Sabri and his senior managers, however, have reservations about Russian industry's ability to sell and support their aircraft in export markets - but the Russians will not be ruled out until the US sanctions are lifted. The question that remains is how long Libyan Arab will wait for progress on the embargo front before acting.
Indeed, in late January, Tripoli radio reported meetings between the Russian ambassador, the Libyan Government and airline officials to consider the sale of aircraft and maintenance hangars. Libyan Arab told national news service Jana that it was to purchase "different types of aircraft for passengers and cargo-For this reason, the company has decided to sign deals for the purchase of Russian-made aircraft".
Egyptian-based Air Cairo, owned by a Sirocco consortium member, leases out two cargo versions of the Tu-204 and has more on order. If the Libyan statement is taken at face value, it is not impossible that a cargo aircraft deal could initially be in the offing.
Regional aircraft manufacturers have also been pursuing sales, although they ae constrained by the US embargo. BAE Systems demonstrated an Avro RJ100 in Tripoli late last year and other leading airframers have had varying degrees of contact with Libyan Arab and Air Jamahiriya. Nevertheless, it is unlikely that there will be progress on the regional front until the country's draft aviation plan is approved. In particular, the two airlines will seek to reach an accommodation on how to divide the domestic market in the wake of the government's decision to let Air Jamahiriya move into scheduled operations with aircraft larger than 35 seats.
The sanctions era virtually destroyed domestic services as Libyan Arab's operations became increasingly erratic. Nevertheless, they now offer considerable potential for growth, although not much profit unless the government eases its fares policy, as the country emerges from an isolation that saw domestic passenger traffic fall from more than 1.3 million trips a year in 1991 to just a few thousand in 1998, although this recovered to 450,000 last year as sanctions were lifted.
Sabri's stated policy is to acquire a shareholding in Air Jamahiriya and divide the domestic market, with Libyan Arab continuing to run services on high-density routes between Benghazi, Sabah and Tripoli, leaving most of the secondary destinations - perhaps requiring aircraft with 100 seats or fewer - and one or two cross-border regional routes to Air Jamahiriya. Libyan Arab sees the Air Jamahiriya operation as a feeder to its international services from the country's three main airports.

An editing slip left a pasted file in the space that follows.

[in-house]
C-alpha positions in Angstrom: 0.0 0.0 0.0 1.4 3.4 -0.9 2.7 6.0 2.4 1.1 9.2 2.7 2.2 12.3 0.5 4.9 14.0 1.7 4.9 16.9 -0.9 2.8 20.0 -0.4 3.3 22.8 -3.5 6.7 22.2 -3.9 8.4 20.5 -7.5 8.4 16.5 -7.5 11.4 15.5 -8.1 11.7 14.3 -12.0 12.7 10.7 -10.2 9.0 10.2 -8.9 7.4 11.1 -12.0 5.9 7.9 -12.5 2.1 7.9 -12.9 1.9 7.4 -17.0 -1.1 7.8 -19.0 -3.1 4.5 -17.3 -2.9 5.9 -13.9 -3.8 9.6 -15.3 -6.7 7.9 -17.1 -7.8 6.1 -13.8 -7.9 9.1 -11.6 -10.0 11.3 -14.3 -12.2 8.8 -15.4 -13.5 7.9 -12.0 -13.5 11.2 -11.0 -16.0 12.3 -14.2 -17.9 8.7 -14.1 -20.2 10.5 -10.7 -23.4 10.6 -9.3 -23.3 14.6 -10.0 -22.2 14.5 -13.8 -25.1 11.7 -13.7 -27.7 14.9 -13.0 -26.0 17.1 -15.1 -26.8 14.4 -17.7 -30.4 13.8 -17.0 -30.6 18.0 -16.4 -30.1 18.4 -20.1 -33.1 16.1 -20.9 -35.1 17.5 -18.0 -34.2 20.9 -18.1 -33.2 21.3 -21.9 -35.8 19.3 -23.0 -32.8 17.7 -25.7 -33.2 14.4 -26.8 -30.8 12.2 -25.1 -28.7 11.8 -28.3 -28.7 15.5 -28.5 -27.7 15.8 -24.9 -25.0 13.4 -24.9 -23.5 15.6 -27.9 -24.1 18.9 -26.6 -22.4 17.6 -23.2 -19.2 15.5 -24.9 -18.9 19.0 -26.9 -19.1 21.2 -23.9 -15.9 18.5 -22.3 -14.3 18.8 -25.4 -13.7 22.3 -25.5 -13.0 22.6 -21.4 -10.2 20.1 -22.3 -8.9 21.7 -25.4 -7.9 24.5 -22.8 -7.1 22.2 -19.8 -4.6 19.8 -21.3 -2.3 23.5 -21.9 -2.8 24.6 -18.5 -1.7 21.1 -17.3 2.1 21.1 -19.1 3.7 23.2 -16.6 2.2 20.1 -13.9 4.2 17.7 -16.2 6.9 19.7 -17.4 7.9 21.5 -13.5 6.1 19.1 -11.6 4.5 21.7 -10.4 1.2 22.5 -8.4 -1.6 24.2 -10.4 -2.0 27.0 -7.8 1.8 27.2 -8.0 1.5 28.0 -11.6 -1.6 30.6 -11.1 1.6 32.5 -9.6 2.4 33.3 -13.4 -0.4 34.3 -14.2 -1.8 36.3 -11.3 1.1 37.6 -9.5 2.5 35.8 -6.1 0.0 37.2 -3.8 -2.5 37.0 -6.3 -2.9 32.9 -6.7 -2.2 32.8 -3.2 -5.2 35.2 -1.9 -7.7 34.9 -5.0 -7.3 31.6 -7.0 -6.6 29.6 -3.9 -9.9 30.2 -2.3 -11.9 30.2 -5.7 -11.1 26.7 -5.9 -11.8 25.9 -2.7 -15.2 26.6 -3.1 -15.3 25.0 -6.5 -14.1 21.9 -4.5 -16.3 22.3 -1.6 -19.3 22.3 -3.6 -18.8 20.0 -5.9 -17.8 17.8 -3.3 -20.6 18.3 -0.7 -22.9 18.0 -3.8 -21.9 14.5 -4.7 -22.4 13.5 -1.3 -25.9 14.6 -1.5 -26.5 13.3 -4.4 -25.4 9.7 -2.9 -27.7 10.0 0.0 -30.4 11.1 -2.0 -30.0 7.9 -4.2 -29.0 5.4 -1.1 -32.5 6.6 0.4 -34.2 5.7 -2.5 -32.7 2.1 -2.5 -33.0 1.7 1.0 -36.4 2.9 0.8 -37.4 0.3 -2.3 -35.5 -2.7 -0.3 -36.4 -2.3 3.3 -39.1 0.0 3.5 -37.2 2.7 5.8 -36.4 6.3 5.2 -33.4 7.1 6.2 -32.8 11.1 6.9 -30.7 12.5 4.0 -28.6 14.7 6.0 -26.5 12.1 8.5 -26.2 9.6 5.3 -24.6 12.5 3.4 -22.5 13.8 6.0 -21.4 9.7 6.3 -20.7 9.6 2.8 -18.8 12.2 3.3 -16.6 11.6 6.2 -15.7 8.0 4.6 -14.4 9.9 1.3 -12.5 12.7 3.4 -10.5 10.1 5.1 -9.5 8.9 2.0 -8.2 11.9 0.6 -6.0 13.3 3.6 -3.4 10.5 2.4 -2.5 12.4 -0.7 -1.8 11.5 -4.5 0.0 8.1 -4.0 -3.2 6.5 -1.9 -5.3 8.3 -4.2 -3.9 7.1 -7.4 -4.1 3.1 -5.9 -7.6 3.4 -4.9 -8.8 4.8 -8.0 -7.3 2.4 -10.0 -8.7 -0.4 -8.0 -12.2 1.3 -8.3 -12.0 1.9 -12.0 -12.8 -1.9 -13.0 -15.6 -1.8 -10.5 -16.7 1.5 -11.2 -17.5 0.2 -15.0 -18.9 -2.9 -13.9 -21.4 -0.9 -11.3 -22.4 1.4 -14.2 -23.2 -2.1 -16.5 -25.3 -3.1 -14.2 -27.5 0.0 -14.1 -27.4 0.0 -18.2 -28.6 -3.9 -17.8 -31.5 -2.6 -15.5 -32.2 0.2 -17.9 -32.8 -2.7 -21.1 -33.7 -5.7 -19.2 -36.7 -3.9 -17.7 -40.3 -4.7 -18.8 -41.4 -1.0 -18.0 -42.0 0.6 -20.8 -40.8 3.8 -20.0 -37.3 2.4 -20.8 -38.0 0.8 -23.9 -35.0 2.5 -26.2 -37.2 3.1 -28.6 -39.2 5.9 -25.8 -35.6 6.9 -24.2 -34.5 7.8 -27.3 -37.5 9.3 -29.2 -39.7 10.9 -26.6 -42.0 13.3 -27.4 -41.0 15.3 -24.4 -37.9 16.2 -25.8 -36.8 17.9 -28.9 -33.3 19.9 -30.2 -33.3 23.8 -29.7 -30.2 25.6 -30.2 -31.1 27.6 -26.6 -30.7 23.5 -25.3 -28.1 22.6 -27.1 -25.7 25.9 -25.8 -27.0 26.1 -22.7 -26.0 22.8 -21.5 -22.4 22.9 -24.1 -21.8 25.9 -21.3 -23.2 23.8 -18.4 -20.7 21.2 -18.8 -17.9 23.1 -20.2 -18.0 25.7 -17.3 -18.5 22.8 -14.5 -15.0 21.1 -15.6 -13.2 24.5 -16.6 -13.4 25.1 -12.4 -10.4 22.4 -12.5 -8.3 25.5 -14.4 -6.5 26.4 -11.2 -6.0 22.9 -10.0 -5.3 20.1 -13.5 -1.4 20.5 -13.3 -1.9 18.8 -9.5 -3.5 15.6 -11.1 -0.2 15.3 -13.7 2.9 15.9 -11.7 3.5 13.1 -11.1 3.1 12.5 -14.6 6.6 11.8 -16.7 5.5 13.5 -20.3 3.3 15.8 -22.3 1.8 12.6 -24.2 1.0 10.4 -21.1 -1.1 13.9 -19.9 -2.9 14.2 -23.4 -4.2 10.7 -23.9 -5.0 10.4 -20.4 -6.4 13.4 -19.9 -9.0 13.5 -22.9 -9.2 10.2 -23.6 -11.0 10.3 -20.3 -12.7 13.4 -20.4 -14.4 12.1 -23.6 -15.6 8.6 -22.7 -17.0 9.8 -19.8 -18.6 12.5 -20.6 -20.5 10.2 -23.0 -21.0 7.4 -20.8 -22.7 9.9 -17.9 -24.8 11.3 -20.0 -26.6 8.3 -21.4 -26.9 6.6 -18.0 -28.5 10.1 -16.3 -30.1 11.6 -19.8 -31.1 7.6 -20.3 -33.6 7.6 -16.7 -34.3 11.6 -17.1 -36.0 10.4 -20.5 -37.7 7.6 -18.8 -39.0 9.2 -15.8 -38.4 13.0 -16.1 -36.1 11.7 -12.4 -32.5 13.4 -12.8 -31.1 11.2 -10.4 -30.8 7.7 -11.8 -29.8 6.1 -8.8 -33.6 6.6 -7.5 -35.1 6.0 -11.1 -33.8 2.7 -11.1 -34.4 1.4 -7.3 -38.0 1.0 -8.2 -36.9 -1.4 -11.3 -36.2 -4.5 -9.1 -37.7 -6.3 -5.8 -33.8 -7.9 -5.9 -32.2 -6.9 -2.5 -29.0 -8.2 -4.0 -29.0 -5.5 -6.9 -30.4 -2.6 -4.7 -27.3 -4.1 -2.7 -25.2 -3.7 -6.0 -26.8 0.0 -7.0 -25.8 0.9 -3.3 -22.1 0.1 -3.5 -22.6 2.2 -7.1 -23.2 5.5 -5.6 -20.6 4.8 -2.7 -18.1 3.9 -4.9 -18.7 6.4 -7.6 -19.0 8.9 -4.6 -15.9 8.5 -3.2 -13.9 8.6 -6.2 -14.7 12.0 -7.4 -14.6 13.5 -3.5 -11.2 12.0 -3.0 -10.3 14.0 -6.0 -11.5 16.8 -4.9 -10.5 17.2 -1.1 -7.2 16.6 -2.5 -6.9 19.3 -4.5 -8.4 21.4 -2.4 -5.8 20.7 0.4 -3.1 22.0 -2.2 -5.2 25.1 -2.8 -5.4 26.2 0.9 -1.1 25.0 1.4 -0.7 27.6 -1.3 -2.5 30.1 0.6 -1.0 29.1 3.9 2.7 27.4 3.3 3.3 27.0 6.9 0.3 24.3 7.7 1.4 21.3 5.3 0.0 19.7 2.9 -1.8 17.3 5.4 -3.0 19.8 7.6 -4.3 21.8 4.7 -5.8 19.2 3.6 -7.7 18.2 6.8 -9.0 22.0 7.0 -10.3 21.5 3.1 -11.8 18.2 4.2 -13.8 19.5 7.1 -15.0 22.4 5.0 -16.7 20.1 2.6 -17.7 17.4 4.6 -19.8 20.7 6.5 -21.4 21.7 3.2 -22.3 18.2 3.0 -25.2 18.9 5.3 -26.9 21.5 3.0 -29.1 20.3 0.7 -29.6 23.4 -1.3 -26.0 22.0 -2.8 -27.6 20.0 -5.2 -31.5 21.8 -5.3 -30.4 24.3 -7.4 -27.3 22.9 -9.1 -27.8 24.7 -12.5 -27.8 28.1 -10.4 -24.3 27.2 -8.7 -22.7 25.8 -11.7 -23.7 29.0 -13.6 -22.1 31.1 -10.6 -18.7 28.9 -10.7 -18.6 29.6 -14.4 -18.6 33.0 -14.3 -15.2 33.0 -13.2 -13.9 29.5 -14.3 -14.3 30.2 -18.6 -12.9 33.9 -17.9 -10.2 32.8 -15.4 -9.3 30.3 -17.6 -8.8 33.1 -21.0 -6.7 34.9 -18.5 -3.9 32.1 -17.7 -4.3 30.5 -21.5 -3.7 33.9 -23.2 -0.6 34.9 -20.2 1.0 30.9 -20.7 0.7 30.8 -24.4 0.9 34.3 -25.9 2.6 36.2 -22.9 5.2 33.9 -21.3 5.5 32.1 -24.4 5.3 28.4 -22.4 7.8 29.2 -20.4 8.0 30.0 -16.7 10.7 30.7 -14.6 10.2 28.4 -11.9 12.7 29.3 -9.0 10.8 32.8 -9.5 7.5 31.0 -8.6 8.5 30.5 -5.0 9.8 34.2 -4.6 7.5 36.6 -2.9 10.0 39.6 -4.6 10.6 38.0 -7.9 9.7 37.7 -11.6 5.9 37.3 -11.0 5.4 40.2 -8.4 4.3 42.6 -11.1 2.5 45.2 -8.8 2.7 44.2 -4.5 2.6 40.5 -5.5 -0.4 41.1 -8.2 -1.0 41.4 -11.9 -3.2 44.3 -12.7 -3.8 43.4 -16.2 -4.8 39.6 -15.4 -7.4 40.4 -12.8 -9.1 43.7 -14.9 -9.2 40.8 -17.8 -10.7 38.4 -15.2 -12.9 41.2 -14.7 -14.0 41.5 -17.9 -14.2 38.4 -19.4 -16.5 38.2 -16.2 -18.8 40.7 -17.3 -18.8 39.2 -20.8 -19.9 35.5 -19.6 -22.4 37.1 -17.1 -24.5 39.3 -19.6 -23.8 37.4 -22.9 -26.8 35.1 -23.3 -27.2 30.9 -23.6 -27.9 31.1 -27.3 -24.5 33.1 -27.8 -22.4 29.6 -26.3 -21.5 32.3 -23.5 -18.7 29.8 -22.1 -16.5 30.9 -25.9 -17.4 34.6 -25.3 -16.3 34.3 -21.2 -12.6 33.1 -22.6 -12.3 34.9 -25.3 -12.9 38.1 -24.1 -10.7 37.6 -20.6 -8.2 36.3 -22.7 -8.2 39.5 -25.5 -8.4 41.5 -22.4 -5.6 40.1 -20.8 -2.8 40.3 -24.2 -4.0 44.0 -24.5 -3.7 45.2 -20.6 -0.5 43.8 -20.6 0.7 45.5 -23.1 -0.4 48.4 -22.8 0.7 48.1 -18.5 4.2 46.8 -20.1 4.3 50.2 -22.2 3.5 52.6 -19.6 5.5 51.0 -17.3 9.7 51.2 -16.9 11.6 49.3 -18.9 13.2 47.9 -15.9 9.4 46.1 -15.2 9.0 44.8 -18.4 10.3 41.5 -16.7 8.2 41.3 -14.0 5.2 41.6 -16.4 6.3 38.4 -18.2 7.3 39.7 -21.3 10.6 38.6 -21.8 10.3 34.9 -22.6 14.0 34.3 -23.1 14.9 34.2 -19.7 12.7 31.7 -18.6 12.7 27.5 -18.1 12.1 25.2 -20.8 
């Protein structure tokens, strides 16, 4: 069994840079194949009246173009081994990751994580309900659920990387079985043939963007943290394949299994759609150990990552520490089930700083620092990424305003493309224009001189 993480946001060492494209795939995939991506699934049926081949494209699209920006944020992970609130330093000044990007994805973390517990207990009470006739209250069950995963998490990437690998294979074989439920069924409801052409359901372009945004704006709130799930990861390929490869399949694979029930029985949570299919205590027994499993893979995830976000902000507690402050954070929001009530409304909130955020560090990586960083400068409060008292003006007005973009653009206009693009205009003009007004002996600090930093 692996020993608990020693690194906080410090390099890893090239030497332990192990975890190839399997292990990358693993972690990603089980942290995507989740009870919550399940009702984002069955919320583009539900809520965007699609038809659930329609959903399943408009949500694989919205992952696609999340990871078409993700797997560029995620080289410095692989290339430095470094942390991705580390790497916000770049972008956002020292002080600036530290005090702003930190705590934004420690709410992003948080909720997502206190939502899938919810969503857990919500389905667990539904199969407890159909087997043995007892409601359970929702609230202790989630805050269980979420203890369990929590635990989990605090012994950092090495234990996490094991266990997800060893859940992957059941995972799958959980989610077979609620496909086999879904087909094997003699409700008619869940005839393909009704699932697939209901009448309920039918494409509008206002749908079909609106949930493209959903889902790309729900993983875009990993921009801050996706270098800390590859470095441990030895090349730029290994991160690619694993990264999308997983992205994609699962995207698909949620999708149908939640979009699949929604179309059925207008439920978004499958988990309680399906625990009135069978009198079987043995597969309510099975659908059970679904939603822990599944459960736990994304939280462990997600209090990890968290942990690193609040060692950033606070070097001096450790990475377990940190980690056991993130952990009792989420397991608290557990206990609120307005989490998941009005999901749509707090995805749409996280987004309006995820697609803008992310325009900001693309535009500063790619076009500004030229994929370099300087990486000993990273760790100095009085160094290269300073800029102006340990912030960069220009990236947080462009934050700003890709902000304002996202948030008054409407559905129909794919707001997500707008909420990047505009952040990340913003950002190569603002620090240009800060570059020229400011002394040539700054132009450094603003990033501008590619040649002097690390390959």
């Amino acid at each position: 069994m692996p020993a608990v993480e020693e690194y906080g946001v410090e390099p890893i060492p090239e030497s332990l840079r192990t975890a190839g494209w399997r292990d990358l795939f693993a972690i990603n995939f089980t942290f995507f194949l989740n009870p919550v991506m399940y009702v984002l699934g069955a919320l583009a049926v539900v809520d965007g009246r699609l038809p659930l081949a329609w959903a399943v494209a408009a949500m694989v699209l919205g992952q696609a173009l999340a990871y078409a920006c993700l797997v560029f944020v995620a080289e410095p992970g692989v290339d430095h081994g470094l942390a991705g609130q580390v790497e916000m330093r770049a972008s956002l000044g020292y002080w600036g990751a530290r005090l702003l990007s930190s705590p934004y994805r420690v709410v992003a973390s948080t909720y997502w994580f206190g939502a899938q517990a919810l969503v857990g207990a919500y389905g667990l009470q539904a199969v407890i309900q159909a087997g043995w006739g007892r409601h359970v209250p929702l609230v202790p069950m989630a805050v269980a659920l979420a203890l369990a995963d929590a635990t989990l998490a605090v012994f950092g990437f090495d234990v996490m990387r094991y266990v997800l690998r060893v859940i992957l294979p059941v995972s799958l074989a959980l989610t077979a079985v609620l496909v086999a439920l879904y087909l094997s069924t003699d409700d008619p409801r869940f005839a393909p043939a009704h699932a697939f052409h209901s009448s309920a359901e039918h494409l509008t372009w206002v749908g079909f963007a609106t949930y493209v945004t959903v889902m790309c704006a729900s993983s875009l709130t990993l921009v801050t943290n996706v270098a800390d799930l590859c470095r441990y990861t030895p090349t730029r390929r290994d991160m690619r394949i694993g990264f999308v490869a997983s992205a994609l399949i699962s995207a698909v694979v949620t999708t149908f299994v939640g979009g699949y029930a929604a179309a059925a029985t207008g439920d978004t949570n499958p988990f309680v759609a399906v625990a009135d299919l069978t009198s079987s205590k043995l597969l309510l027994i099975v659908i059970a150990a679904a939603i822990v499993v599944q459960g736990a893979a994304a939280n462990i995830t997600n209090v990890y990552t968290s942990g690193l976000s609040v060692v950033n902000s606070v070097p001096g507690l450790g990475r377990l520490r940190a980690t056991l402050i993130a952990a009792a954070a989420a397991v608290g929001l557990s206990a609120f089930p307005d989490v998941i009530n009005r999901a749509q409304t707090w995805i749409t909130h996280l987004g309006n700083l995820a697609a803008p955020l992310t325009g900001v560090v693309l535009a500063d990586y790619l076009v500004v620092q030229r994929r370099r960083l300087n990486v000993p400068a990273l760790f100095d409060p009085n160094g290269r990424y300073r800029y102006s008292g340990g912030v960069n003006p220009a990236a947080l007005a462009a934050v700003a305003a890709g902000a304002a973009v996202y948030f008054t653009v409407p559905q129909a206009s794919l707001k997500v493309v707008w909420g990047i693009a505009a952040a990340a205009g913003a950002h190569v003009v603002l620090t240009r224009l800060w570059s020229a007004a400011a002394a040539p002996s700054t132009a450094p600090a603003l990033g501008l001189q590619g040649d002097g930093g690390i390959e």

The position of the two sides appear not to be far apart. Air Jamahiriya chairman Meftah Zaidan agrees that his airline should be a feeder, rather than a competitor, and he is also seeking an investor. Both men, however, appear to want the Benghazi, Sebha and Tripoli market as the centre of their domestic operations. Ultimately, it will probably be the government that decides the terms of engagement.
With no railways in a country spreading across 1.75 million km² (676,000 miles² - slightly larger than Alaska), the airlines offer the only practical way to travel long distances, particularly if an increase in tourism becomes a reality. While Libya will never become the West's next playground, the country has Roman ruins that even the Italians envy and a growing business in desert-wilderness holidays, which could bring the hoped-for boost in the tourism industry closer to reality.
That, and the growing number of business travellers moving through the largely antiquated airports, have led the Libyan Civil Aviation Authority to move quickly to upgrade airports and ATM systems.
Tripoli Airport boss Eng Mustafa El Magrebi, who is also a senior CAA director, says passenger numbers this year could reach 3 million, compared with 3.5 million pre-sanctions.
"Limited terminal upgrade work under way at Tripoli will take capacity up to 5 million passengers by early next year. That should give us sufficient capability until the end of 2002. Phase two should start later this year, with the ultimate objective of expanding the site to its original 1980s' plan of 25 gates, rather than the present seven. Eventually there will also be a second terminal, allowing Tripoli to split international and domestic passengers," he says.
Airport expansion plans are in place for all three international gateways, followed by domestic airports such as Surt and Tobruk. Similarly, ATM improvements are moving ahead. Thomson-CSF is particularly active in Libyan plans, which include new primary and secondary radars at several locations and upgrades at Benghazi and Tripoli.